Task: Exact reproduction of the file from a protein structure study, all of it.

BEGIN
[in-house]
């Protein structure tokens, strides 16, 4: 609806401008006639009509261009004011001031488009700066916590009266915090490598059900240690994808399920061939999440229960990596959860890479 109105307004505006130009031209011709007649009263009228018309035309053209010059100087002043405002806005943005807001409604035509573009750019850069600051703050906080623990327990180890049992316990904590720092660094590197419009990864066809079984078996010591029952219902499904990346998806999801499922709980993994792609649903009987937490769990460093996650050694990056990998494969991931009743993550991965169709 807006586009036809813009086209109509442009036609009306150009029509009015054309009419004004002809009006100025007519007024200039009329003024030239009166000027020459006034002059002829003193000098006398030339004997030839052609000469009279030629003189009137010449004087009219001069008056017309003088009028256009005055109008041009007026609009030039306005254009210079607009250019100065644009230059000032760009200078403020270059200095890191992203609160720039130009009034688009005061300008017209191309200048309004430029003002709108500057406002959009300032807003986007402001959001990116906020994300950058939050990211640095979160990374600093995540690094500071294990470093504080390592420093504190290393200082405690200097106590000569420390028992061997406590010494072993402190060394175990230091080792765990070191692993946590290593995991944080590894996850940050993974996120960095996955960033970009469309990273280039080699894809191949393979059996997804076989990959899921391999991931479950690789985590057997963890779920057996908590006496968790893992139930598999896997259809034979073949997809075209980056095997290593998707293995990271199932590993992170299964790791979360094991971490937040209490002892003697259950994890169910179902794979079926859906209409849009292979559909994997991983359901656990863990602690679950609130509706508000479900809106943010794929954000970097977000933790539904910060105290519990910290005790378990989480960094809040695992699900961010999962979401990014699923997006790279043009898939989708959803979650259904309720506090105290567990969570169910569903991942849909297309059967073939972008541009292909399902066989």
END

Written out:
[in-house]
């Protein structure tokens, strides 16, 4: 609806401008006639009509261009004011001031488009700066916590009266915090490598059900240690994808399920061939999440229960990596959860890479 109105307004505006130009031209011709007649009263009228018309035309053209010059100087002043405002806005943005807001409604035509573009750019850069600051703050906080623990327990180890049992316990904590720092660094590197419009990864066809079984078996010591029952219902499904990346998806999801499922709980993994792609649903009987937490769990460093996650050694990056990998494969991931009743993550991965169709 807006586009036809813009086209109509442009036609009306150009029509009015054309009419004004002809009006100025007519007024200039009329003024030239009166000027020459006034002059002829003193000098006398030339004997030839052609000469009279030629003189009137010449004087009219001069008056017309003088009028256009005055109008041009007026609009030039306005254009210079607009250019100065644009230059000032760009200078403020270059200095890191992203609160720039130009009034688009005061300008017209191309200048309004430029003002709108500057406002959009300032807003986007402001959001990116906020994300950058939050990211640095979160990374600093995540690094500071294990470093504080390592420093504190290393200082405690200097106590000569420390028992061997406590010494072993402190060394175990230091080792765990070191692993946590290593995991944080590894996850940050993974996120960095996955960033970009469309990273280039080699894809191949393979059996997804076989990959899921391999991931479950690789985590057997963890779920057996908590006496968790893992139930598999896997259809034979073949997809075209980056095997290593998707293995990271199932590993992170299964790791979360094991971490937040209490002892003697259950994890169910179902794979079926859906209409849009292979559909994997991983359901656990863990602690679950609130509706508000479900809106943010794929954000970097977000933790539904910060105290519990910290005790378990989480960094809040695992699900961010999962979401990014699923997006790279043009898939989708959803979650259904309720506090105290567990969570169910569903991942849909297309059967073939972008541009292909399902066989």